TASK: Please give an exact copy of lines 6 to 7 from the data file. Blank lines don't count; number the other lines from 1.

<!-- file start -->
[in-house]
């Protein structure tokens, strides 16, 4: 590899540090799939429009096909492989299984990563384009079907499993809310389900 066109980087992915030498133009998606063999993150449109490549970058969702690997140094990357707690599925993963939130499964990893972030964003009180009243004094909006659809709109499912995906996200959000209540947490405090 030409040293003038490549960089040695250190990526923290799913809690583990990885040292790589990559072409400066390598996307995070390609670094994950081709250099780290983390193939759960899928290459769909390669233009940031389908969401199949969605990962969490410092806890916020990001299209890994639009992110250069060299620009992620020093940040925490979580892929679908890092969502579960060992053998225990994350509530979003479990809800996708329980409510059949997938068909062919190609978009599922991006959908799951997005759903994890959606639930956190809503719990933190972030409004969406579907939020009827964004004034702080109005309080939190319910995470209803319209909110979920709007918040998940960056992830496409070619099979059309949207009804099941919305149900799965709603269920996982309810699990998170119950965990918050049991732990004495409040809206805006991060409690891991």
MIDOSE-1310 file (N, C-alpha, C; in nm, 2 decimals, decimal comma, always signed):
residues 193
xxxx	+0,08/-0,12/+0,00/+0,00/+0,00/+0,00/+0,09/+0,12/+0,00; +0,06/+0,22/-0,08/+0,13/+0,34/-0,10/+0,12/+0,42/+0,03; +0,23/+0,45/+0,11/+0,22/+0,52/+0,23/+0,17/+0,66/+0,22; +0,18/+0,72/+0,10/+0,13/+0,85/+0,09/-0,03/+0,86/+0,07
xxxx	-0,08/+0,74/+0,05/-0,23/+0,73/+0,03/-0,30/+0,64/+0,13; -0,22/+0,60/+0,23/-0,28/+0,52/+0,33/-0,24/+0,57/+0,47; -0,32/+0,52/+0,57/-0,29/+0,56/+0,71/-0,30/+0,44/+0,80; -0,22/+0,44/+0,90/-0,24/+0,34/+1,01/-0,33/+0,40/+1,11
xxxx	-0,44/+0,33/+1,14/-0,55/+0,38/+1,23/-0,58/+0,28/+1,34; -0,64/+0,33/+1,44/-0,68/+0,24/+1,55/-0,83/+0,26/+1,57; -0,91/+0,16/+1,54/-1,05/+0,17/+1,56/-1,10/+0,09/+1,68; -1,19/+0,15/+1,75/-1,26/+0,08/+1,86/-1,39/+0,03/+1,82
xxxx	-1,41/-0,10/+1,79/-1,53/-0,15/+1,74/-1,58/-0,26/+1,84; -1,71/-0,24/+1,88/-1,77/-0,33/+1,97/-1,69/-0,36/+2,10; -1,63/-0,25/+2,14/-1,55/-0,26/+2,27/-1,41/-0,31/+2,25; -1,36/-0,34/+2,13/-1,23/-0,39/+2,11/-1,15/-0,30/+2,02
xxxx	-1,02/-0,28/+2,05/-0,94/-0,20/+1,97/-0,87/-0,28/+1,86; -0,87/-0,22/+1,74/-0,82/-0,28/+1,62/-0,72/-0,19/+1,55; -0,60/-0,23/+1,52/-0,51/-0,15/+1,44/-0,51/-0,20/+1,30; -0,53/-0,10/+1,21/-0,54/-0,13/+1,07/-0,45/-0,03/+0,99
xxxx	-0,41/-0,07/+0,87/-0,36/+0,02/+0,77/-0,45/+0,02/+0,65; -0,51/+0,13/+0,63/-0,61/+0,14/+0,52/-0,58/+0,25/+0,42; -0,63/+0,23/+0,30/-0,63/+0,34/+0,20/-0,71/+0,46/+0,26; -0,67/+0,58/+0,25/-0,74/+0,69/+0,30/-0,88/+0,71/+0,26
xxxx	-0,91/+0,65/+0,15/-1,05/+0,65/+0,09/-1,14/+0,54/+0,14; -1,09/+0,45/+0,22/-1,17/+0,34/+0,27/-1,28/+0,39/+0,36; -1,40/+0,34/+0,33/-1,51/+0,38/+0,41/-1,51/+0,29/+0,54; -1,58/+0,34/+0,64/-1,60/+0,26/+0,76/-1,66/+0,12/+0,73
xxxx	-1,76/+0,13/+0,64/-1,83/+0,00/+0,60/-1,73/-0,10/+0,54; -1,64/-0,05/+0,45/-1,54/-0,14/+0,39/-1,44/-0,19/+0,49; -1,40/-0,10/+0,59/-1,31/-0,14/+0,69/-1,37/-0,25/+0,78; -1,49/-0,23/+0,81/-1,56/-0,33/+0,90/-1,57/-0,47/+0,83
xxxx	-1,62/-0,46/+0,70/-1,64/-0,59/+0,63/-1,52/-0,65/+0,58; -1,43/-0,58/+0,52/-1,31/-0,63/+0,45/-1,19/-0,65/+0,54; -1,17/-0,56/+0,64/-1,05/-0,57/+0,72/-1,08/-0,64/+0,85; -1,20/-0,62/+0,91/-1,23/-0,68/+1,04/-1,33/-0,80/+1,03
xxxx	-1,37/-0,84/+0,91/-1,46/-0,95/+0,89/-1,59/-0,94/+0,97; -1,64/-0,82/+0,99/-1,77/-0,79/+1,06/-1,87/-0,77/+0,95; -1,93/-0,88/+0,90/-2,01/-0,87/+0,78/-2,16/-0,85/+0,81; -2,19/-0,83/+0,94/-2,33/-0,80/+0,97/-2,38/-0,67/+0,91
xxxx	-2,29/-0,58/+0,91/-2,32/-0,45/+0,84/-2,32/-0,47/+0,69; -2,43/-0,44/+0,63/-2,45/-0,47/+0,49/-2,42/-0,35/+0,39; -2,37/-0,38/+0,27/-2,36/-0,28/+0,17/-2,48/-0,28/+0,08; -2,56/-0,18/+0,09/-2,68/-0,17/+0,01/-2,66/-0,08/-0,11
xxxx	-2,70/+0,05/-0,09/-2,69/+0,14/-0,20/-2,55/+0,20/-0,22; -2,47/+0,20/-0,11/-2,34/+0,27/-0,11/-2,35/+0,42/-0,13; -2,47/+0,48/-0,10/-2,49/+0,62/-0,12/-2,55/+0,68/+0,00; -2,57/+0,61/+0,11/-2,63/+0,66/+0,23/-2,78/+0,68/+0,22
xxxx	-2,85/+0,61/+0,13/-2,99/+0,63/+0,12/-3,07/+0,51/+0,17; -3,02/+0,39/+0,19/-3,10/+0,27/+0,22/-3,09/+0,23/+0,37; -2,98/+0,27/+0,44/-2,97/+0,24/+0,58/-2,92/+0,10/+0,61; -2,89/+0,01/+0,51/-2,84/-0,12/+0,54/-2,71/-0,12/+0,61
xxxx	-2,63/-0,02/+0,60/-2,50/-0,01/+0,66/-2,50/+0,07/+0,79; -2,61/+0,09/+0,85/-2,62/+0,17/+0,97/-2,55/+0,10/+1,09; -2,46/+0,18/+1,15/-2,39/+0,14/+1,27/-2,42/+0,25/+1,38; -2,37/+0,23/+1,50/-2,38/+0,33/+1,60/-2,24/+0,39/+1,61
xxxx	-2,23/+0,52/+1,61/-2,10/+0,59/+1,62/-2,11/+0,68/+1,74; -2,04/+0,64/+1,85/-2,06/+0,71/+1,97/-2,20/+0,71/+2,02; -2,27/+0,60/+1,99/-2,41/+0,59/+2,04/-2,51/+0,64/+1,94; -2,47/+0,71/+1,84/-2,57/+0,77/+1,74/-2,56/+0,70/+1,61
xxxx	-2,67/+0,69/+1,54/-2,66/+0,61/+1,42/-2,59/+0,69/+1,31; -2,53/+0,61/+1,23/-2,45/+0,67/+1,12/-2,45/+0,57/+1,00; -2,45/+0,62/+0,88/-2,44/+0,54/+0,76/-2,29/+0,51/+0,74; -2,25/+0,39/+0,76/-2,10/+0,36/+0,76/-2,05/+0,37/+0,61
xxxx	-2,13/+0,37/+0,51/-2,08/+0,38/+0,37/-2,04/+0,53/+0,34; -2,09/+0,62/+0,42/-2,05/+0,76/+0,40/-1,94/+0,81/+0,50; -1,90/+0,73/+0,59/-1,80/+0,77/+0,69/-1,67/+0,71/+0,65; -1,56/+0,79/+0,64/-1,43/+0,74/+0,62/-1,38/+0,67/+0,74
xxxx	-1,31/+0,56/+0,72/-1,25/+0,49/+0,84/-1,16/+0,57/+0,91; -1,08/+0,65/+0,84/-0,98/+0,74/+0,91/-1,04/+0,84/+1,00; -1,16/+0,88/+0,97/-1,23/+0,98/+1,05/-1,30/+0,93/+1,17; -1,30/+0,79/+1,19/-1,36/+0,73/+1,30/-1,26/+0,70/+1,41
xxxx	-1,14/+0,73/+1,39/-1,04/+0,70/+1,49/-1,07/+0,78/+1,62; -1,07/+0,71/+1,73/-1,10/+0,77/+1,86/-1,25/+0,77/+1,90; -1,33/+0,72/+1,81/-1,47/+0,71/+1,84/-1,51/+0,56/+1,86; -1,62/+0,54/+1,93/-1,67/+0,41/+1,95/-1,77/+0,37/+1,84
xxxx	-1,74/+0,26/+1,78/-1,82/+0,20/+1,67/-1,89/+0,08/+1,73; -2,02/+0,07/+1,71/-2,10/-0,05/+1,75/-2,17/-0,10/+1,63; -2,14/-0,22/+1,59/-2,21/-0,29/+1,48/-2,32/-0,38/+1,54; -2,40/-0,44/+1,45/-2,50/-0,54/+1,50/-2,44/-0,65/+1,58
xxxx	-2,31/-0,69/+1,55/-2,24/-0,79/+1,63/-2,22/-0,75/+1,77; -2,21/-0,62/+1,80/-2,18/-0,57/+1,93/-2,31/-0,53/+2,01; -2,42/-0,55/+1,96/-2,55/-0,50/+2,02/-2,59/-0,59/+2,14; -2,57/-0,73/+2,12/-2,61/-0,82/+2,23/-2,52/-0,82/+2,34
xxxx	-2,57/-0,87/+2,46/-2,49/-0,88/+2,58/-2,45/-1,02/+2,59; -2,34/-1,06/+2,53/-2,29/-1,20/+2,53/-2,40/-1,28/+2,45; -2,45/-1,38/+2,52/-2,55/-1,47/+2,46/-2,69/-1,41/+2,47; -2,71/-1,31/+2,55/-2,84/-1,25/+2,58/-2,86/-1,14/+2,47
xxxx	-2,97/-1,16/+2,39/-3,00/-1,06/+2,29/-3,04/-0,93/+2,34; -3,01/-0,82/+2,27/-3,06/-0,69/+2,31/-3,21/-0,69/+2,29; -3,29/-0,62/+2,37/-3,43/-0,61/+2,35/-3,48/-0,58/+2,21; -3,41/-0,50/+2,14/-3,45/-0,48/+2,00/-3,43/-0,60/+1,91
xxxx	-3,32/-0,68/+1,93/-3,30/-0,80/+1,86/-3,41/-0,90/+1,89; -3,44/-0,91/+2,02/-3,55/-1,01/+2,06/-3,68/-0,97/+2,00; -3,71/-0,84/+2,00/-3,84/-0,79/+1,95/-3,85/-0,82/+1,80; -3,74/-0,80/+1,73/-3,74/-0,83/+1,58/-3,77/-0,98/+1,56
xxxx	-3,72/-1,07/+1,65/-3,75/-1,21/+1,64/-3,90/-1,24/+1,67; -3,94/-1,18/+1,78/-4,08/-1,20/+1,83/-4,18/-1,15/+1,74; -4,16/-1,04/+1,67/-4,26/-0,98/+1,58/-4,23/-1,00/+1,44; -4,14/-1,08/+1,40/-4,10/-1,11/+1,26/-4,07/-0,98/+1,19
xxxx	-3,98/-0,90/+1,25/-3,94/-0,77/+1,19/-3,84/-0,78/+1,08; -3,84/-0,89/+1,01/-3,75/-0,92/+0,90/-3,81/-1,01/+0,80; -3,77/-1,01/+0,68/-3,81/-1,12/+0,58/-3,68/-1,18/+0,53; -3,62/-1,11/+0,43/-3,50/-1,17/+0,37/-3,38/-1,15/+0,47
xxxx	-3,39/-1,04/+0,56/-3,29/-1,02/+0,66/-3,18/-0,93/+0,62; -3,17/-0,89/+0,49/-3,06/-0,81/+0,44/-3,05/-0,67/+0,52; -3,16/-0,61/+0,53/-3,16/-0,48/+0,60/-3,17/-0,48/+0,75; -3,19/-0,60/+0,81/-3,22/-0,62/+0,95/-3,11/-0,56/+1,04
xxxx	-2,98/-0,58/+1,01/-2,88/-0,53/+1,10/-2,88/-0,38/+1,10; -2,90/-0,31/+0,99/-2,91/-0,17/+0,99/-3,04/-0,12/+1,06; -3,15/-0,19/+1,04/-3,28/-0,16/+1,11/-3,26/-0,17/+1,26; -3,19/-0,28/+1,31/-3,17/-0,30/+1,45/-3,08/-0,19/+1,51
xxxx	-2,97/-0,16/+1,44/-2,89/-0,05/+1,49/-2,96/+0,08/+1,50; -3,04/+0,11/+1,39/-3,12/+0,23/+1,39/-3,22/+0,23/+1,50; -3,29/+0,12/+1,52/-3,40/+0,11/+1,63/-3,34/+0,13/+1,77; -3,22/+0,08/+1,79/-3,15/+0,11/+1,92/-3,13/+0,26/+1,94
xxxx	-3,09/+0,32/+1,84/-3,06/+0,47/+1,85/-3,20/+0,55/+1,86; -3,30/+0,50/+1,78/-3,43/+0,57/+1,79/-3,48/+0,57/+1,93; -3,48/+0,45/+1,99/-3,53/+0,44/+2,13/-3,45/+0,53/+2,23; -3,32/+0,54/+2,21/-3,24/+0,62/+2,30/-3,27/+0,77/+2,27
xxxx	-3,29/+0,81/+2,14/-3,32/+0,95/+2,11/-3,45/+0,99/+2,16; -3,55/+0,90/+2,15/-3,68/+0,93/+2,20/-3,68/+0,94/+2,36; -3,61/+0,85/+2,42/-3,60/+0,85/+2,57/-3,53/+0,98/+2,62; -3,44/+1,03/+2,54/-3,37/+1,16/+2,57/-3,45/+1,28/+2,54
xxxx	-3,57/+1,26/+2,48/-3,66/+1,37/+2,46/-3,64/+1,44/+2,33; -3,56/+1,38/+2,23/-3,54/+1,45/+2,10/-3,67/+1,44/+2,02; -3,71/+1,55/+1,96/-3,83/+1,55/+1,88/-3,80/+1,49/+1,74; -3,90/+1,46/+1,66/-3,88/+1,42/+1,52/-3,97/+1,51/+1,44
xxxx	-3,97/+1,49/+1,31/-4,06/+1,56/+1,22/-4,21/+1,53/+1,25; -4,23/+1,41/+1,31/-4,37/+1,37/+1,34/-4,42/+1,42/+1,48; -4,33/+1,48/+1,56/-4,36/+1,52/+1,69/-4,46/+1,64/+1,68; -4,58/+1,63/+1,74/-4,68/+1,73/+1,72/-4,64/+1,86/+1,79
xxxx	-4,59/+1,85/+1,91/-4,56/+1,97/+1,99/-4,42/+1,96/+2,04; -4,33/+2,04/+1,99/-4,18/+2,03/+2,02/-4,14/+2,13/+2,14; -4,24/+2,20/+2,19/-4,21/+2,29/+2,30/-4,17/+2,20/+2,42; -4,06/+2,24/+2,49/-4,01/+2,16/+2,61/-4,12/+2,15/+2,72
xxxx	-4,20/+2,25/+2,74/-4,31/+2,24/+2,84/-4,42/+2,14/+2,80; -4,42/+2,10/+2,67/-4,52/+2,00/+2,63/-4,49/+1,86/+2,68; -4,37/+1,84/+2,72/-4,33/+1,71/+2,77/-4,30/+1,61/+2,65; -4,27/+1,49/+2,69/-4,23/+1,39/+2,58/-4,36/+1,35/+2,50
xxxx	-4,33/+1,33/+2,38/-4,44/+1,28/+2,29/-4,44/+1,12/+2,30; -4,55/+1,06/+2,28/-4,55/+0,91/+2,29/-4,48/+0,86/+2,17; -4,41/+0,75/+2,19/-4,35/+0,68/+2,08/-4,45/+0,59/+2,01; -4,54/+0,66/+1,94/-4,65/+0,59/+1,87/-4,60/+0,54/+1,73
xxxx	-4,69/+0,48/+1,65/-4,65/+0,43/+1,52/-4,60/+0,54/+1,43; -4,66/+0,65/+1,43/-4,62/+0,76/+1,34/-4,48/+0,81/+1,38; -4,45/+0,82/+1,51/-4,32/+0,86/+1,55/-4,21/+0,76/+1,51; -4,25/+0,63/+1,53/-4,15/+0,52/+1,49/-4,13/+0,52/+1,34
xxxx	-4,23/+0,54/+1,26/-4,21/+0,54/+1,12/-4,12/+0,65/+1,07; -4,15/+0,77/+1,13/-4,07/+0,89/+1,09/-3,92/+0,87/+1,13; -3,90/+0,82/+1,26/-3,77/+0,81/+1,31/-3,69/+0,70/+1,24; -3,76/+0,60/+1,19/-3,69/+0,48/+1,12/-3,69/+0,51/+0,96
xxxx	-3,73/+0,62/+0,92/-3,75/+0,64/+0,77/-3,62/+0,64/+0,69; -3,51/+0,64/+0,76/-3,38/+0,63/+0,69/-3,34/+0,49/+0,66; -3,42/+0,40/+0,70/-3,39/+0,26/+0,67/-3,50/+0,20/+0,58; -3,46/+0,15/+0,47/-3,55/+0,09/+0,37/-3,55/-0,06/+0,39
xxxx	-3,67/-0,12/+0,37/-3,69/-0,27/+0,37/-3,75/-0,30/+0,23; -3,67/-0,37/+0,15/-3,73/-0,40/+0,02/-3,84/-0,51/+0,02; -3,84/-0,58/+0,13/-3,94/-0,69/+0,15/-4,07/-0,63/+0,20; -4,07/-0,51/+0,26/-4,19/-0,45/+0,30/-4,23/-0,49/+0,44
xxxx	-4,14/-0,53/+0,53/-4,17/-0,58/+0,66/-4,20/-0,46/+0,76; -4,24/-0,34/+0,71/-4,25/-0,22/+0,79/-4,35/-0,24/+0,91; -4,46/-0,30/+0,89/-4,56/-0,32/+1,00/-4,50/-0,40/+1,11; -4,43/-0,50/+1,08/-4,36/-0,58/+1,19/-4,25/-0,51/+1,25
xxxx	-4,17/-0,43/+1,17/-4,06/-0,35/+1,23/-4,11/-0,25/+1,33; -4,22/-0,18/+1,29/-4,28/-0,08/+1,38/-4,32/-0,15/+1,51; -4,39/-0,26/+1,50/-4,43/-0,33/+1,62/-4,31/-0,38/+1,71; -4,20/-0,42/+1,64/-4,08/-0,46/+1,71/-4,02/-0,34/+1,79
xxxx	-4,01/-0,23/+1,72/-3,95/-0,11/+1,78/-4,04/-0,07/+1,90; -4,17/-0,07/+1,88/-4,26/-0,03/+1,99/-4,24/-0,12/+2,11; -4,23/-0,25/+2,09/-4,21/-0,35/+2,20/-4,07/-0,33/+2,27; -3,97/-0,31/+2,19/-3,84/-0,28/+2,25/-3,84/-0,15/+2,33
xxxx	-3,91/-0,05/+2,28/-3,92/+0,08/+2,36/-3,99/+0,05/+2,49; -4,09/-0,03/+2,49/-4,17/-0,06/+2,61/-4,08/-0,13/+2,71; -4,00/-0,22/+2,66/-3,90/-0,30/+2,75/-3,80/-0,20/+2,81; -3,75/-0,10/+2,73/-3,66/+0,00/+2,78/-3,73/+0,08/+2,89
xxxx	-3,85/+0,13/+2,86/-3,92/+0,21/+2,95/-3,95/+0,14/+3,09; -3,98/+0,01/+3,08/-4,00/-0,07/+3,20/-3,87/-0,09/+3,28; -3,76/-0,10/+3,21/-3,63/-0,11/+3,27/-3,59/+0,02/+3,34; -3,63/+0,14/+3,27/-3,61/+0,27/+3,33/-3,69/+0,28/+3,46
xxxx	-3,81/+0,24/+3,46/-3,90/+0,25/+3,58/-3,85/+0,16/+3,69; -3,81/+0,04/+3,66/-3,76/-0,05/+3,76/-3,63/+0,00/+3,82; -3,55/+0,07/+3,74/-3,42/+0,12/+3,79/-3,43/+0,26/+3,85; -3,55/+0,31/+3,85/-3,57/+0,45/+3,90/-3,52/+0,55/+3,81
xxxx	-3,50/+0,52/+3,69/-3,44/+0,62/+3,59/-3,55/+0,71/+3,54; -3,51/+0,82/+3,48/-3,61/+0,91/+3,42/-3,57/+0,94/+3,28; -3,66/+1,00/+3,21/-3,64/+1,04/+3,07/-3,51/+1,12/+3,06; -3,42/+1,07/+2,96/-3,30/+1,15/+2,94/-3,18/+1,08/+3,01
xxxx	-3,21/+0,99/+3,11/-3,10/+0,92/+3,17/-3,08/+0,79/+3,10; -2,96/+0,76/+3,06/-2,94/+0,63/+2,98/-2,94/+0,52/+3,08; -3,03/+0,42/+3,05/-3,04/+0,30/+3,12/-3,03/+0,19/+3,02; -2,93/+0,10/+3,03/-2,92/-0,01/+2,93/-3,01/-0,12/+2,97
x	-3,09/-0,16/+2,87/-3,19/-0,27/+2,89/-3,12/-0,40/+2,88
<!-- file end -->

xxxx	-0,08/+0,74/+0,05/-0,23/+0,73/+0,03/-0,30/+0,64/+0,13; -0,22/+0,60/+0,23/-0,28/+0,52/+0,33/-0,24/+0,57/+0,47; -0,32/+0,52/+0,57/-0,29/+0,56/+0,71/-0,30/+0,44/+0,80; -0,22/+0,44/+0,90/-0,24/+0,34/+1,01/-0,33/+0,40/+1,11
xxxx	-0,44/+0,33/+1,14/-0,55/+0,38/+1,23/-0,58/+0,28/+1,34; -0,64/+0,33/+1,44/-0,68/+0,24/+1,55/-0,83/+0,26/+1,57; -0,91/+0,16/+1,54/-1,05/+0,17/+1,56/-1,10/+0,09/+1,68; -1,19/+0,15/+1,75/-1,26/+0,08/+1,86/-1,39/+0,03/+1,82